Parents' Guide to

Gattaca

By Tony Nigro, Common Sense Media Reviewer

age 14+

'90s science fiction has mature themes, violence.

Movie PG-13 1997 106 minutes
Gattaca Poster Image

A Lot or a Little?

What you will—and won't—find in this movie.

Community Reviews

age 12+

Based on 11 parent reviews

age 14+

Very interesting film on eugenics and human potential

A film that tangles with the future and how humans will separate themselves and create their hierarchies in a stringent and highly regimented society. Where exceeding your potential becomes problematic or seen as impossible. A compelling story and thoughtful production although at times feels slow as the future looks like a sleek rendition of the 1950s. The film works because of the claustrophobia depicted by Hawke and the charm of Law.
age 13+

A good conversation starter

The movie dives deep into conversation about discrimination, sibling rivalry, self-esteem and ethical science. I love the film its the perfect underdog story.

Is It Any Good?

Our review:
Parents say (11 ):
Kids say (17 ):

Gattaca is a familiar story -- a high-concept movie that starts well, but falls prey to lazy storytelling. Its concept is strong enough to deliver a future dystopia worthy of a future noir like Blade Runner. However, by its end, the film's hollow retro-1950s style is one that only seasoned film buffs will recognize as a nod to Jean-Luc Godard's Alphaville.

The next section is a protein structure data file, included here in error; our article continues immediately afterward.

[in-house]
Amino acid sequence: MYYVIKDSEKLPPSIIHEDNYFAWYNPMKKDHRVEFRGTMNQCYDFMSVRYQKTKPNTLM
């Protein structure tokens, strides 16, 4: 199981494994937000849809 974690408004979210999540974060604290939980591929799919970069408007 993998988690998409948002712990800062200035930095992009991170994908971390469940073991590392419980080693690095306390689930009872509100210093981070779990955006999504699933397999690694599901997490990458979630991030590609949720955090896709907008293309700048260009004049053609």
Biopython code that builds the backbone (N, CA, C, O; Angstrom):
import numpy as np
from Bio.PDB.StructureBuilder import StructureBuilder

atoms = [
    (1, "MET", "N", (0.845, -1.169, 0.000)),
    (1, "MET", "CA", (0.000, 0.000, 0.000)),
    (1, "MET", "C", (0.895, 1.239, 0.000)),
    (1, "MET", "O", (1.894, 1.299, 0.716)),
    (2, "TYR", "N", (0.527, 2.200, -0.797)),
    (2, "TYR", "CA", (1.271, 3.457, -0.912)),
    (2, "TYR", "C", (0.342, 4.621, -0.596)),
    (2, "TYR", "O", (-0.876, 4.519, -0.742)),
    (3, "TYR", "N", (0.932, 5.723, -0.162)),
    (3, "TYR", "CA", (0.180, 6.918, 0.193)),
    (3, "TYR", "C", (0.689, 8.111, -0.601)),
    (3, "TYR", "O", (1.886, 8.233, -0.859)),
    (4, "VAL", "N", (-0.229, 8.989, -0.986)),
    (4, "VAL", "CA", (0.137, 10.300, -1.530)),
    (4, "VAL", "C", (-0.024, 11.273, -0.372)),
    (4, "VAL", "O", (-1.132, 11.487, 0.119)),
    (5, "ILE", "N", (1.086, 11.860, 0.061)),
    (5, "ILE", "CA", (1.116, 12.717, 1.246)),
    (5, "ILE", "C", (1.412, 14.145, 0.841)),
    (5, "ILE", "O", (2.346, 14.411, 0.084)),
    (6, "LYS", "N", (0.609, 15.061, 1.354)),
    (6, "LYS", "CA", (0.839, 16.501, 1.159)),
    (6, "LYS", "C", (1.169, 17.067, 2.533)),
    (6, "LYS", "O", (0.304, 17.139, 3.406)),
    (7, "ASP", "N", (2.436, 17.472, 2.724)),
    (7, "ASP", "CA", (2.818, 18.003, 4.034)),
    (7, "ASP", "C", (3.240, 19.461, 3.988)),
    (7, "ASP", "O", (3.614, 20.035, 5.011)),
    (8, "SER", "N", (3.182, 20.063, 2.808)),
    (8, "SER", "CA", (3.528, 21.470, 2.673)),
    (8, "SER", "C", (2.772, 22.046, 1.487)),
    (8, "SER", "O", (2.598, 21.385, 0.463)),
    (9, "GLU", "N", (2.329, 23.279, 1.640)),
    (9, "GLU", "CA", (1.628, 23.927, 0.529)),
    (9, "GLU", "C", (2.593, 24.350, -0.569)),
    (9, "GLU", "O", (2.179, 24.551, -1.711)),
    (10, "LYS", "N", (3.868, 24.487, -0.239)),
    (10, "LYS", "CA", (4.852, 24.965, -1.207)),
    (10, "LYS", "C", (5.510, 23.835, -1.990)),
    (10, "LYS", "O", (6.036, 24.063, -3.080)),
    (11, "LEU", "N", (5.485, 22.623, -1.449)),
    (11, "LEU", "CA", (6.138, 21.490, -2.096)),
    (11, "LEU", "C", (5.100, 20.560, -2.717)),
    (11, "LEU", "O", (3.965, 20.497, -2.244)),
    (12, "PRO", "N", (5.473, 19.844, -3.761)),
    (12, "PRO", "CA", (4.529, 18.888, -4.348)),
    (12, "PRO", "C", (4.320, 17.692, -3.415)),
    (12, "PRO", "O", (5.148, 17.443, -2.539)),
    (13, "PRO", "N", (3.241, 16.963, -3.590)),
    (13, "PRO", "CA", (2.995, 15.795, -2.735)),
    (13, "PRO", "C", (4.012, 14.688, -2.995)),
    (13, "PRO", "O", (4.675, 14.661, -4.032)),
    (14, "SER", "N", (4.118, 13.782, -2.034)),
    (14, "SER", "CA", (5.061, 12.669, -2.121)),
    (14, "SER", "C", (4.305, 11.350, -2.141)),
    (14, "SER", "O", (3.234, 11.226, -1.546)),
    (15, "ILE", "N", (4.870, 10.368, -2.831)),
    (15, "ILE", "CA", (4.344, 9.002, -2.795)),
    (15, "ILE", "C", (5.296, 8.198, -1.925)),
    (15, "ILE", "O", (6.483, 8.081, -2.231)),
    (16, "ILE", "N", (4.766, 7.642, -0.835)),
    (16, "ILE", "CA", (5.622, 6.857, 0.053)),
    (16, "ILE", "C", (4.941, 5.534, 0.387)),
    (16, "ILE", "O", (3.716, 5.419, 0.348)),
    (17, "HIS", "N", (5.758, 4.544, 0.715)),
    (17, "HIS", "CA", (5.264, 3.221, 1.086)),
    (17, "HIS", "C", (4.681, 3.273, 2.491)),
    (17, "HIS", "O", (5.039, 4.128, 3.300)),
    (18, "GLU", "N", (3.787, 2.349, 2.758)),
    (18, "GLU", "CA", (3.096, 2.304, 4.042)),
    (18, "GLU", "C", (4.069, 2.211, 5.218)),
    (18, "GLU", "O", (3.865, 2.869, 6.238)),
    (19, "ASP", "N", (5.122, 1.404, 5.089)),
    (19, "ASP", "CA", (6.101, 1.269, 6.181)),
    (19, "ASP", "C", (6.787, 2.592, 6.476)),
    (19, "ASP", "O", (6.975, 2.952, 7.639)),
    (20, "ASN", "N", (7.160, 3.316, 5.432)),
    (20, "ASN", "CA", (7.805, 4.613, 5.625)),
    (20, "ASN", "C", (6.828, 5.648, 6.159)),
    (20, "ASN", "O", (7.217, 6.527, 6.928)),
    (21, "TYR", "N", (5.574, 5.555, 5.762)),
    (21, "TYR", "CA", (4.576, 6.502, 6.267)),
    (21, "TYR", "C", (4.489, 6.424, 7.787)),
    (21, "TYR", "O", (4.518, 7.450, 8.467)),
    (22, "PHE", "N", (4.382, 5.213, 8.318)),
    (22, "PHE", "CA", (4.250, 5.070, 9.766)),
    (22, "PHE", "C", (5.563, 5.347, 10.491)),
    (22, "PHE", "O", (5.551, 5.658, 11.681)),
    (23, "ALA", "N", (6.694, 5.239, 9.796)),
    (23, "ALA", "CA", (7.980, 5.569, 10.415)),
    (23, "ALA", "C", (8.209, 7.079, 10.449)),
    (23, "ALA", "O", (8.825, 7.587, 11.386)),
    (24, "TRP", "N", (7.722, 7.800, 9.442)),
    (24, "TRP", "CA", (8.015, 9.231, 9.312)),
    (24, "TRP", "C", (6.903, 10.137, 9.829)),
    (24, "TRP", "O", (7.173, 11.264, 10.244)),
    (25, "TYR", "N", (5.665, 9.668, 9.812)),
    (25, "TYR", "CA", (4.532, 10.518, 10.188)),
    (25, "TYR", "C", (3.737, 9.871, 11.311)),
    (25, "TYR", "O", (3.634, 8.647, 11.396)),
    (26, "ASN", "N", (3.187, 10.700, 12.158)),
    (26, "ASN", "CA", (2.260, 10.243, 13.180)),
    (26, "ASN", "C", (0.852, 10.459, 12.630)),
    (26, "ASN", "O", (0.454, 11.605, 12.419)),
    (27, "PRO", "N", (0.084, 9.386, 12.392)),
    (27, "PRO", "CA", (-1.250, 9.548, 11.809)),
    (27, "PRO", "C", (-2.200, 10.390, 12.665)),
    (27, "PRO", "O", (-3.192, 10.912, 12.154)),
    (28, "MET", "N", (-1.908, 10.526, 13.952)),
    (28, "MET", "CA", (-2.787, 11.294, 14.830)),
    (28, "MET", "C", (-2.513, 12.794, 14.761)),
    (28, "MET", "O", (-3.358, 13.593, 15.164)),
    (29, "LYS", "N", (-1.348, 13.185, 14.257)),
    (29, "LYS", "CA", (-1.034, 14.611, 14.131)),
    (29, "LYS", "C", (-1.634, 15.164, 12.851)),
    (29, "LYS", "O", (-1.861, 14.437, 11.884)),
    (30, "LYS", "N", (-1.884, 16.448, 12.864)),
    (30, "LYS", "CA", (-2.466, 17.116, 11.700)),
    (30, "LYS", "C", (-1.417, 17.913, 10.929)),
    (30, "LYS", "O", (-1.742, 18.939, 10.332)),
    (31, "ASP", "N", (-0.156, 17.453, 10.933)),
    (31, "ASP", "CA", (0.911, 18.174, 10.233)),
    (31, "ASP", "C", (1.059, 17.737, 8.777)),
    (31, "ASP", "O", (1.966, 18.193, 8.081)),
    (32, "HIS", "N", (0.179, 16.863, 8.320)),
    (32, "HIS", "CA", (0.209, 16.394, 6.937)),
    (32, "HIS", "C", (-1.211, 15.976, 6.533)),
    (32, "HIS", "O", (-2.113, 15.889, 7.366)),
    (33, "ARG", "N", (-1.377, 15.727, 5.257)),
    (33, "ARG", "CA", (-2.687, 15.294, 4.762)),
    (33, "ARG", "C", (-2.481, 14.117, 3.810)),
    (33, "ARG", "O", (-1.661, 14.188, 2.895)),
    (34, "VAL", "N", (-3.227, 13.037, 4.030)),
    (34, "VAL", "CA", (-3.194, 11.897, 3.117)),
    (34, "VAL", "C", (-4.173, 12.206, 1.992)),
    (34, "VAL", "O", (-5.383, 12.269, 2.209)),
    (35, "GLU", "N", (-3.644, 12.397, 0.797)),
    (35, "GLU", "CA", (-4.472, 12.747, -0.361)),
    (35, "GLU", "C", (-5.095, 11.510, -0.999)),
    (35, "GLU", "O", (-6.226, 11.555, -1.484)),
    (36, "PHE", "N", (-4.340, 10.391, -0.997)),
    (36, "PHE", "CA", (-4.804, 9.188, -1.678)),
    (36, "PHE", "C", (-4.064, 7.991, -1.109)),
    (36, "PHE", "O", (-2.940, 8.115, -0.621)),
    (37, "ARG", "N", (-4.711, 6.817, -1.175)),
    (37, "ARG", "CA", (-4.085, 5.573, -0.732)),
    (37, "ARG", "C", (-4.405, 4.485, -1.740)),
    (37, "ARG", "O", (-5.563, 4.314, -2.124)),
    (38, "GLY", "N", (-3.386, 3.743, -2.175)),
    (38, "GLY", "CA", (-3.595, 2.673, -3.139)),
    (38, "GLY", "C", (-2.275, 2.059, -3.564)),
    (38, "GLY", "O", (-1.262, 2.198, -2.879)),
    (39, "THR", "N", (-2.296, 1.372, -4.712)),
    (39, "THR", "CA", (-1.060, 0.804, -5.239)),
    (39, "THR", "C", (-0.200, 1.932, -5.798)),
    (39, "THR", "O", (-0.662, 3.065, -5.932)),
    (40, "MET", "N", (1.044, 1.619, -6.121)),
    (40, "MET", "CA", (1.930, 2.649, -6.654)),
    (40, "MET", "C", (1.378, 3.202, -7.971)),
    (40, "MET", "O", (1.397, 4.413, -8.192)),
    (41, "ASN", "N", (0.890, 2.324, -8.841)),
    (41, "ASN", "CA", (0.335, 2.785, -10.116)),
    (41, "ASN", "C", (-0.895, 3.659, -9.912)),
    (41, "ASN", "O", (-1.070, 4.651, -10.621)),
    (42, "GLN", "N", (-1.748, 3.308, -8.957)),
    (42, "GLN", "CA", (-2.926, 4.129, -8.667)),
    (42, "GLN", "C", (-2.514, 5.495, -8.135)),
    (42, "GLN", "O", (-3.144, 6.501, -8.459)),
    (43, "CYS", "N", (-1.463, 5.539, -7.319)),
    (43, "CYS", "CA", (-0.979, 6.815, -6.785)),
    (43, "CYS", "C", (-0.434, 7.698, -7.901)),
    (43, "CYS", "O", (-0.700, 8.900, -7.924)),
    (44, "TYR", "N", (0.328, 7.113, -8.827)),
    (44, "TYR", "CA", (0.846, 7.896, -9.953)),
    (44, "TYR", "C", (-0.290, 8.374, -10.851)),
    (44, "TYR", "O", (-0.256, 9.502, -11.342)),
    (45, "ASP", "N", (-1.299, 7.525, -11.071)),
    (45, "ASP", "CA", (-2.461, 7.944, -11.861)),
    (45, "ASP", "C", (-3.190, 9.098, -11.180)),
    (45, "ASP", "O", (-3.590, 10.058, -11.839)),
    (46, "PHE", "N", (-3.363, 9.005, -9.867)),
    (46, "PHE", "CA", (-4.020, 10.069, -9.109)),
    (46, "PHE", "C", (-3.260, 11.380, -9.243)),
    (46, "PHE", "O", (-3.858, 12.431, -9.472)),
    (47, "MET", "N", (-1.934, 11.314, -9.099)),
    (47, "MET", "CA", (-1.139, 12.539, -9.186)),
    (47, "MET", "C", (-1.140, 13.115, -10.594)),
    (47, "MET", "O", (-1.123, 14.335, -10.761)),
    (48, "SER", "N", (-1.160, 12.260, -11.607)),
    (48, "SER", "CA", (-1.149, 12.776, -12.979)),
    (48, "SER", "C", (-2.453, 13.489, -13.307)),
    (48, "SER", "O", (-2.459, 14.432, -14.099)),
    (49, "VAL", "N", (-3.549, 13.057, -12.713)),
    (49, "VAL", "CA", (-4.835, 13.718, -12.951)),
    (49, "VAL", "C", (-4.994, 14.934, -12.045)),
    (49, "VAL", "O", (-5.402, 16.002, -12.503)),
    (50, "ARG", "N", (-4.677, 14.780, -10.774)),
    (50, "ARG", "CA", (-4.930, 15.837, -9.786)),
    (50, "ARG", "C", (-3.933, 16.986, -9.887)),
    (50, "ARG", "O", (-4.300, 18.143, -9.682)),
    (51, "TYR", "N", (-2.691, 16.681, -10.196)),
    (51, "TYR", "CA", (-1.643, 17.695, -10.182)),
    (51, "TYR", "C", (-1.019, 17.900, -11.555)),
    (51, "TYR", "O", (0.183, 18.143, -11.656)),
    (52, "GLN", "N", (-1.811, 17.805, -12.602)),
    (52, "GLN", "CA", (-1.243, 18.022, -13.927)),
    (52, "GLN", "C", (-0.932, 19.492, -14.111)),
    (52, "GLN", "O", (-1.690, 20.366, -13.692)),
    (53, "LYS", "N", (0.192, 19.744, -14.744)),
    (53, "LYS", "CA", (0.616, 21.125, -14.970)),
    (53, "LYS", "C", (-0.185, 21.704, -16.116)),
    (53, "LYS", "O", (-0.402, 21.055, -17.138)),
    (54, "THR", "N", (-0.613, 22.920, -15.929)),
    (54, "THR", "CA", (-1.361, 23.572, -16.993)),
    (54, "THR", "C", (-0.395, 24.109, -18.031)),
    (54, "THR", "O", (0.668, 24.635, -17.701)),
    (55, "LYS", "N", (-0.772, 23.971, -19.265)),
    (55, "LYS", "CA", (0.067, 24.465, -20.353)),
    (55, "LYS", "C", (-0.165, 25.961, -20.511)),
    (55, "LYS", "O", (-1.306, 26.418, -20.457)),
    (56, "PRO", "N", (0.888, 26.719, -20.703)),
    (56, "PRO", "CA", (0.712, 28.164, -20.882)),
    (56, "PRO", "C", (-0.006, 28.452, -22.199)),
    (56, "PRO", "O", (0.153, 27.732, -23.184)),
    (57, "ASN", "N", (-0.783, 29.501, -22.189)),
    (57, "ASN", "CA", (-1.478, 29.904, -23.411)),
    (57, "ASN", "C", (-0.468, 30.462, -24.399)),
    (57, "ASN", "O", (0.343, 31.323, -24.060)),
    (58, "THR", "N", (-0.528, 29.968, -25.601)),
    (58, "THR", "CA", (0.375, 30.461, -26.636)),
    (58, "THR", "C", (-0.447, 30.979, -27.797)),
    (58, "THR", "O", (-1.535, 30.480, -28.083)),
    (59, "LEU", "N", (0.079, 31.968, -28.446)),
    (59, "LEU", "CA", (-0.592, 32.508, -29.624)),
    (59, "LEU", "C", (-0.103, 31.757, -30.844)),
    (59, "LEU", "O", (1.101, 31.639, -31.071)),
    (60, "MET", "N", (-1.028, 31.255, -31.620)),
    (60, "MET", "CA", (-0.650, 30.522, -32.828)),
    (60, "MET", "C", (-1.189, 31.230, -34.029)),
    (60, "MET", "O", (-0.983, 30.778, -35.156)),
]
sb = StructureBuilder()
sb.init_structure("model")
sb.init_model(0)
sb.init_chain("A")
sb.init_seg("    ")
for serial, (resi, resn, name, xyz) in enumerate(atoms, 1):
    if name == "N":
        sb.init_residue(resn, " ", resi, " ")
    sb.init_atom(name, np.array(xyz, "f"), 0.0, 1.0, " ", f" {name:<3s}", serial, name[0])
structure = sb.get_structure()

Plot hole after plot hole creates too many bumps in the road. We are never clearly told why space travel is so important to Vincent. Additionally, we are not told why his choice to masquerade as Jerome is any more heroic than bucking the system by simply being himself. After not-so-neatly tying up a love interest with a Valid named Irene (Uma Thurman), the movie's ending strives for metaphor, yet is unsatisfying. Still, it is pretty to look at.

Movie Details

Inclusion information powered by

Did we miss something on diversity?

Research shows a connection between kids' healthy self-esteem and positive portrayals in media. That's why we've added a new "Diverse Representations" section to our reviews that will be rolling out on an ongoing basis. You can help us help kids by suggesting a diversity update.

Common Sense Media's unbiased ratings are created by expert reviewers and aren't influenced by the product's creators or by any of our funders, affiliates, or partners.

See how we rate